A Regional Comparison
"No one today is purely one thing," wrote cultural critic Edward Said in Culture and Imperialism. "Labels like Indian, or woman, or Muslim, or American are not more than starting points, which if followed into actual experience for only a moment are quickly left behind" (Said, 1993: p. 336). If this is the state of the world today, anthropology is in flux. We can no longer categorize or isolate cultures for any extent of time before we have to rethink what we have done. It is no longer possible to produce "original" ethnographic works in the tradition of Malinowski's Argonauts of the Western Pacific (1922) or Evans-Pritchard's The Nuer (1940). Not only have such cultures been studied and written about time and again, but it seems we have finally reached a stage in the development of the profession at which culture can no longer be isolated and treated as static for any practical purpose: "While such primordial phenomena as traditions, communities, and kinship systems continue to be documented," writes Marcus, "they can no longer in and of themselves serve as the grounding tropes ... which organize ethnographic description and explanation" (1994: p. 44). In short, cultural change is virtually all that is left to study in anthropology.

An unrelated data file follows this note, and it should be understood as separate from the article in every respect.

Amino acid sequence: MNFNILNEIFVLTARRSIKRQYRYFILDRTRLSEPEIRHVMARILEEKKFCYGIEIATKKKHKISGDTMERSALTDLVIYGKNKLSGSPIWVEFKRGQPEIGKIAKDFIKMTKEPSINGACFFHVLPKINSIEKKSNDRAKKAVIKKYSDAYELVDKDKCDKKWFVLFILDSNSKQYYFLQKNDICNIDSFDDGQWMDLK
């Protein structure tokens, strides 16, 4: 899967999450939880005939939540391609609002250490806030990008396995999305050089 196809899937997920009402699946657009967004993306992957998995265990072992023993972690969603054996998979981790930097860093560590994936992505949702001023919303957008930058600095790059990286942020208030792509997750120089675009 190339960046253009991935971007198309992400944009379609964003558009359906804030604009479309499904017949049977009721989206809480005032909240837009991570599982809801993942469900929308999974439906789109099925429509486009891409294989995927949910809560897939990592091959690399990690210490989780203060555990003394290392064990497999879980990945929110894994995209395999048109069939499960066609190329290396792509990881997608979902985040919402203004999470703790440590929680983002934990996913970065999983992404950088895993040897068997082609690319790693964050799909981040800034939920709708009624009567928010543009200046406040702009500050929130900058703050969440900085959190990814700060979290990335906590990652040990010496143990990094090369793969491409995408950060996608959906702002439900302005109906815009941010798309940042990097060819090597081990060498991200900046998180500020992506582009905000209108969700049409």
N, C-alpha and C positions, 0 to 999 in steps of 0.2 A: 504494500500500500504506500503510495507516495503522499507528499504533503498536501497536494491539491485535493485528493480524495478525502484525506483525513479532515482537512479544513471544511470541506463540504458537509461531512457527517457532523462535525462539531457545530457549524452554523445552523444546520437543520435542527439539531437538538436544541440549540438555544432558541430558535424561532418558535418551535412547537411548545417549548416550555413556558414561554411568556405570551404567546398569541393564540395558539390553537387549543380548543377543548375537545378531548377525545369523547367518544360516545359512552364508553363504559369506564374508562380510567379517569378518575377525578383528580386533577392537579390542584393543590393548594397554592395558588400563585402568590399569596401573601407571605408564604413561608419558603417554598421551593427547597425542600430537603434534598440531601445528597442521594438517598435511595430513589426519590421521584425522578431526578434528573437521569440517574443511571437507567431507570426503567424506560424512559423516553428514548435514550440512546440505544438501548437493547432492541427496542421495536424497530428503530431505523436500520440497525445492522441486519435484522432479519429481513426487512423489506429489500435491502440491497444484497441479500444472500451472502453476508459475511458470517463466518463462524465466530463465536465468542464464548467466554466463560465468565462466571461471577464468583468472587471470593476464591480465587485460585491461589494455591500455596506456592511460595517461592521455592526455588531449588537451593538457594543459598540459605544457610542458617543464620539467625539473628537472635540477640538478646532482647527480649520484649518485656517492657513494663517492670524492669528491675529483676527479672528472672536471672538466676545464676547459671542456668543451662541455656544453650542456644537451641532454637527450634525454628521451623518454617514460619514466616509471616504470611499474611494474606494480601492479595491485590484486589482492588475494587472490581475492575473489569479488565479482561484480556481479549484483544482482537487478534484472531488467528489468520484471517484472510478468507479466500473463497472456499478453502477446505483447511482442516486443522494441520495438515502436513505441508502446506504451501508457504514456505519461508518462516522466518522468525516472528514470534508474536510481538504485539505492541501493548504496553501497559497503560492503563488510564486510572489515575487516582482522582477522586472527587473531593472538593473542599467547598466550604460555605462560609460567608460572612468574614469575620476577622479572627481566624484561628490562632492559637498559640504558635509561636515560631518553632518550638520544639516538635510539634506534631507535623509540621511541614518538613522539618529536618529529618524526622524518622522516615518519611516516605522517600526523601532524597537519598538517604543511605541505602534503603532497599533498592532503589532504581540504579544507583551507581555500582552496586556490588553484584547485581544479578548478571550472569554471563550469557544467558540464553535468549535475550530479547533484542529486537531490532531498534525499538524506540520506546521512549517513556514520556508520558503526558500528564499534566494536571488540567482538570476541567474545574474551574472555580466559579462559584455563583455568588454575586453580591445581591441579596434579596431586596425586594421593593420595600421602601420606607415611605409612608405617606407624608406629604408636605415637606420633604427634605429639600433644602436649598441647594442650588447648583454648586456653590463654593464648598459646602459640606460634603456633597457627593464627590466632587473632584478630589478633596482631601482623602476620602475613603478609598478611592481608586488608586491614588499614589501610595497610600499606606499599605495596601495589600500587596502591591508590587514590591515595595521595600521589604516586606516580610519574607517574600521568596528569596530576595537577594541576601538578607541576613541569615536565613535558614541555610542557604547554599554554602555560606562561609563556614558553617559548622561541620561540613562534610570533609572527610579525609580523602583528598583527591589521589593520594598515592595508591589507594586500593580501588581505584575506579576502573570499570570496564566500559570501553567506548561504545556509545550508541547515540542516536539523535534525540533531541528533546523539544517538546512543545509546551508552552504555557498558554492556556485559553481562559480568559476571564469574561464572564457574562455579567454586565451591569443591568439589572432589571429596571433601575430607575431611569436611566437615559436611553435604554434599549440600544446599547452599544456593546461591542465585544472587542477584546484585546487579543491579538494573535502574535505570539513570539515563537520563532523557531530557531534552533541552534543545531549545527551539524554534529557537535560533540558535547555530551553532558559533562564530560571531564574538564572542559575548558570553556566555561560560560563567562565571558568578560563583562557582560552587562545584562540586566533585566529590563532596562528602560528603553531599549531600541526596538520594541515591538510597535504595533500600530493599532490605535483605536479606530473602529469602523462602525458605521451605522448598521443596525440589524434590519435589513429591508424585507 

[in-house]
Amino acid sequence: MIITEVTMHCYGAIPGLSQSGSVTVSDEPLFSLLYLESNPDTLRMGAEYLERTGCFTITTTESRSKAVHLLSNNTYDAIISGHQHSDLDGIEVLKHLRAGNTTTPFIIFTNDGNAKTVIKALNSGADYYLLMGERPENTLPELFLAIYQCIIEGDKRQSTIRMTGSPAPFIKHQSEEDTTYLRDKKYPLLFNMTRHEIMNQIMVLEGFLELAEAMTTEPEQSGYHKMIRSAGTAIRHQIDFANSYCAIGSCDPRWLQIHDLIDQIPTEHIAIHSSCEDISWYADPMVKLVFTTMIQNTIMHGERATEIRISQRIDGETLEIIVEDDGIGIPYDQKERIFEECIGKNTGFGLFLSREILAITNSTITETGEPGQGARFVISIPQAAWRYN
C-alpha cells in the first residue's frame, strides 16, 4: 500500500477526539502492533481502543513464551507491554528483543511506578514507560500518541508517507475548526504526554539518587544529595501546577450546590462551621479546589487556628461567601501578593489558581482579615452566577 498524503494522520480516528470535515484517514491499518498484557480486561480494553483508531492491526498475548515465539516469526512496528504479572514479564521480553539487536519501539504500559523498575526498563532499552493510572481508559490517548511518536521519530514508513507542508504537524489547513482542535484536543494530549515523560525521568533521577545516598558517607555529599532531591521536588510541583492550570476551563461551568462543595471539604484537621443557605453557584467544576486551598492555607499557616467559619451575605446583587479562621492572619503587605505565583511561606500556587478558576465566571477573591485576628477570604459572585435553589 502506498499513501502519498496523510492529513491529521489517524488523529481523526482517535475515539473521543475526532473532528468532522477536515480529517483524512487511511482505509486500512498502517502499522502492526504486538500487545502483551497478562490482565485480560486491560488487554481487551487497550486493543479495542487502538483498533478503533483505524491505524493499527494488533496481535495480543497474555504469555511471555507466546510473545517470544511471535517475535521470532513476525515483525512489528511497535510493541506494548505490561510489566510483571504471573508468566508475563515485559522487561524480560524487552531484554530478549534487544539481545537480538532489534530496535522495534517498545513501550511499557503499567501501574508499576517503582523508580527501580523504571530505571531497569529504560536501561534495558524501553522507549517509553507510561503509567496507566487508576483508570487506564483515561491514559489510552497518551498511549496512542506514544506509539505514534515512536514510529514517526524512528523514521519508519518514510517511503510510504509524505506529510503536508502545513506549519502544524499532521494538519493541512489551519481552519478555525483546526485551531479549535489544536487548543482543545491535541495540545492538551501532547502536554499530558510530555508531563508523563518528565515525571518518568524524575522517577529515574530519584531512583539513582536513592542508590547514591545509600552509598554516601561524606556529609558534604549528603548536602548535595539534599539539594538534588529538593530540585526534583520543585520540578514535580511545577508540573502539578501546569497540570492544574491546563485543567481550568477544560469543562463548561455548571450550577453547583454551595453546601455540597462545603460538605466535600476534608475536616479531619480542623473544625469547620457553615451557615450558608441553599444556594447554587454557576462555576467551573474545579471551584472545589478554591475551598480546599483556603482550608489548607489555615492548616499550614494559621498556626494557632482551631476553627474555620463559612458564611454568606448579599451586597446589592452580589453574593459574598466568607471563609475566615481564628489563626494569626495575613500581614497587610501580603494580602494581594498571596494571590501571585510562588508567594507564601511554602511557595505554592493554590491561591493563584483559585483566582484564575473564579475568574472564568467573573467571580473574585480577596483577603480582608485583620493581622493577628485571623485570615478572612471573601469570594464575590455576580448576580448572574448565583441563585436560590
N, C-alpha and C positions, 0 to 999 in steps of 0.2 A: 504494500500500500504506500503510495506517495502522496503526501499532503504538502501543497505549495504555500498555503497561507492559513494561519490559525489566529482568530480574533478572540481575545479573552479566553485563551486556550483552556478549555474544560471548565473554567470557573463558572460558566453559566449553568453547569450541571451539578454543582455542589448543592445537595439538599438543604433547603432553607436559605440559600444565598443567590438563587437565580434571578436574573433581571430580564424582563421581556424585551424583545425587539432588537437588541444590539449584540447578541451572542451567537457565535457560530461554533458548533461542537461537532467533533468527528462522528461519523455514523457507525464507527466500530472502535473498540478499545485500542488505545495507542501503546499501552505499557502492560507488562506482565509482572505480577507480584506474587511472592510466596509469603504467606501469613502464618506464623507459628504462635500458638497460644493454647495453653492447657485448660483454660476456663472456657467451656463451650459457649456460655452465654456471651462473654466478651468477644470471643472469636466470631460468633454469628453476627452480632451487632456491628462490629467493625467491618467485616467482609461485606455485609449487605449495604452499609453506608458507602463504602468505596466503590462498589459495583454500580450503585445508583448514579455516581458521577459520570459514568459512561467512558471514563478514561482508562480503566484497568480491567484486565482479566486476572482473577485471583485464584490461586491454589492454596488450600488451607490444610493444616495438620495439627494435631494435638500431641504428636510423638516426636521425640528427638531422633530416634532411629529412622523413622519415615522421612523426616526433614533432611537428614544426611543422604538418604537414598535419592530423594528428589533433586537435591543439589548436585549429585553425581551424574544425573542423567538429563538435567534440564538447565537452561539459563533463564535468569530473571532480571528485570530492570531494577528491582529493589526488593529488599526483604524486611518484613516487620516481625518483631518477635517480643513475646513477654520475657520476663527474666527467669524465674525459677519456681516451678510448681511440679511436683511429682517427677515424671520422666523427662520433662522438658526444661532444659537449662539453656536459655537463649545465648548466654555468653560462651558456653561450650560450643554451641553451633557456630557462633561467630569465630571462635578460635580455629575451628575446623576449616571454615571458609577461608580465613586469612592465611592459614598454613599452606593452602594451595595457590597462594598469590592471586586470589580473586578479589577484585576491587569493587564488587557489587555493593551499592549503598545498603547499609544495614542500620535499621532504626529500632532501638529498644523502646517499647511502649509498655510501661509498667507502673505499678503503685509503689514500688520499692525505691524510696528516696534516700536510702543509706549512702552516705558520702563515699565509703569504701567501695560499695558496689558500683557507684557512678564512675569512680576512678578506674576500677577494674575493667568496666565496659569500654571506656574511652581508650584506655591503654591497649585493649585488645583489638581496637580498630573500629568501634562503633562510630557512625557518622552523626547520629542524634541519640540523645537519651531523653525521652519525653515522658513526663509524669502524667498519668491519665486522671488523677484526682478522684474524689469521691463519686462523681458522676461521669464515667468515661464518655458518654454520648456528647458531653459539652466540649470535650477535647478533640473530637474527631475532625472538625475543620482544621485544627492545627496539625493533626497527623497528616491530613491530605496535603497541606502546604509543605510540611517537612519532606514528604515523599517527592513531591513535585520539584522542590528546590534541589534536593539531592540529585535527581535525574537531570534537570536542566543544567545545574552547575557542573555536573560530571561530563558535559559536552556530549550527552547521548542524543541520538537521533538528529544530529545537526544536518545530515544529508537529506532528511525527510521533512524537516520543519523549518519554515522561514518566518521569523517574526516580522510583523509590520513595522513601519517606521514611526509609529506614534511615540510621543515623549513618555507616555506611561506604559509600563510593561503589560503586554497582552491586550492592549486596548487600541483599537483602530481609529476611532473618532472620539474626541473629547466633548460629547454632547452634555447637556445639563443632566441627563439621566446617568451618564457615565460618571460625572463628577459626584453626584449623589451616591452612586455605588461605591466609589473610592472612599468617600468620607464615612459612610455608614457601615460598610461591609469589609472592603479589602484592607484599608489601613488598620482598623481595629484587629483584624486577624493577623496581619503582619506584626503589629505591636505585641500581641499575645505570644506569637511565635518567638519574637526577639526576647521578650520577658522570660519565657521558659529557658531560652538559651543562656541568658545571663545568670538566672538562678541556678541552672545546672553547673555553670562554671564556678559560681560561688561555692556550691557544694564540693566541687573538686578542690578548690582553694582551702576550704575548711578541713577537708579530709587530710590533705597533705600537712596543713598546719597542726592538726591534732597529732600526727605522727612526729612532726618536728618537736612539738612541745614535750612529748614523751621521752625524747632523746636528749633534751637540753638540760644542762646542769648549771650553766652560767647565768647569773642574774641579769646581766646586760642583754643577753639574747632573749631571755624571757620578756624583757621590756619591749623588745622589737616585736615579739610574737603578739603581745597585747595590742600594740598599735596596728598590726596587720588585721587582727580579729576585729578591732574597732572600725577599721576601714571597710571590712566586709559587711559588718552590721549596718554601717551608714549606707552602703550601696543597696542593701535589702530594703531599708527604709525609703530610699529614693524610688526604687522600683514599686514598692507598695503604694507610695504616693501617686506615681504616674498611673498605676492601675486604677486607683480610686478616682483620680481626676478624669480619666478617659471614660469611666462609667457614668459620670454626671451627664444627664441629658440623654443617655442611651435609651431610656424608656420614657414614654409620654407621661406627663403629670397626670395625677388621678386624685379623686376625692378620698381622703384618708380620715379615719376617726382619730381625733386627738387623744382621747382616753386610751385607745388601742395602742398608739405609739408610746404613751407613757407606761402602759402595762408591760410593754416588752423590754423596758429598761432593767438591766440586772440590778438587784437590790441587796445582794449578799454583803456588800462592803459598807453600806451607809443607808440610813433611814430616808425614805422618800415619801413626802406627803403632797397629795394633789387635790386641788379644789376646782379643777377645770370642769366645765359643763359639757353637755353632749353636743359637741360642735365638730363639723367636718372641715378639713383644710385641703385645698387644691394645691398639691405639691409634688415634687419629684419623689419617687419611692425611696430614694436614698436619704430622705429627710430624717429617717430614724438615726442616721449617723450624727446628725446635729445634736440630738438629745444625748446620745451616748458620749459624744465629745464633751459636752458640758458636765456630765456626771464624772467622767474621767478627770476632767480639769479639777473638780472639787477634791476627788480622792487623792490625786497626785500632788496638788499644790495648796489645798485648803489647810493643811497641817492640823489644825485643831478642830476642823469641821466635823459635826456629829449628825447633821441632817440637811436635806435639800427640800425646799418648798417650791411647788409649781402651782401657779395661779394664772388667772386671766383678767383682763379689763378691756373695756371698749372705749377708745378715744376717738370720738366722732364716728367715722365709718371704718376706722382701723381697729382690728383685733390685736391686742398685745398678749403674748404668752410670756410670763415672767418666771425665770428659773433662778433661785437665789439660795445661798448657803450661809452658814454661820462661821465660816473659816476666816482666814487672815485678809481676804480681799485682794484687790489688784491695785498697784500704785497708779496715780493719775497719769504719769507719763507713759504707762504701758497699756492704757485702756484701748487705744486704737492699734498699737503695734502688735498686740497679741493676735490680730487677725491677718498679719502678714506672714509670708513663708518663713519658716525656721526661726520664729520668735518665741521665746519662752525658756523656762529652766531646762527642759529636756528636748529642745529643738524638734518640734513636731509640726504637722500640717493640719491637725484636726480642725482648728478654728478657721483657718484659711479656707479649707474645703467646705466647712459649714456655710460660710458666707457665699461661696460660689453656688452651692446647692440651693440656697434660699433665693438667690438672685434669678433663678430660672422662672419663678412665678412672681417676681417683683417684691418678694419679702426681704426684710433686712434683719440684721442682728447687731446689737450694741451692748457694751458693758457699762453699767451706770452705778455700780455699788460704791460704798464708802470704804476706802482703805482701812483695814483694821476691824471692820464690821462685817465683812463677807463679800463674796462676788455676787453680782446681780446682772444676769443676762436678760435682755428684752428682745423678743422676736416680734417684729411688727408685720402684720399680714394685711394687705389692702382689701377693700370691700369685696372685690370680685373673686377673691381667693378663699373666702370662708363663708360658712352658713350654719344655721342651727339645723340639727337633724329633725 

With the arrival of Wallerstein's (1975) world-system theory in the mid-1970s, there emerged a collective understanding in the so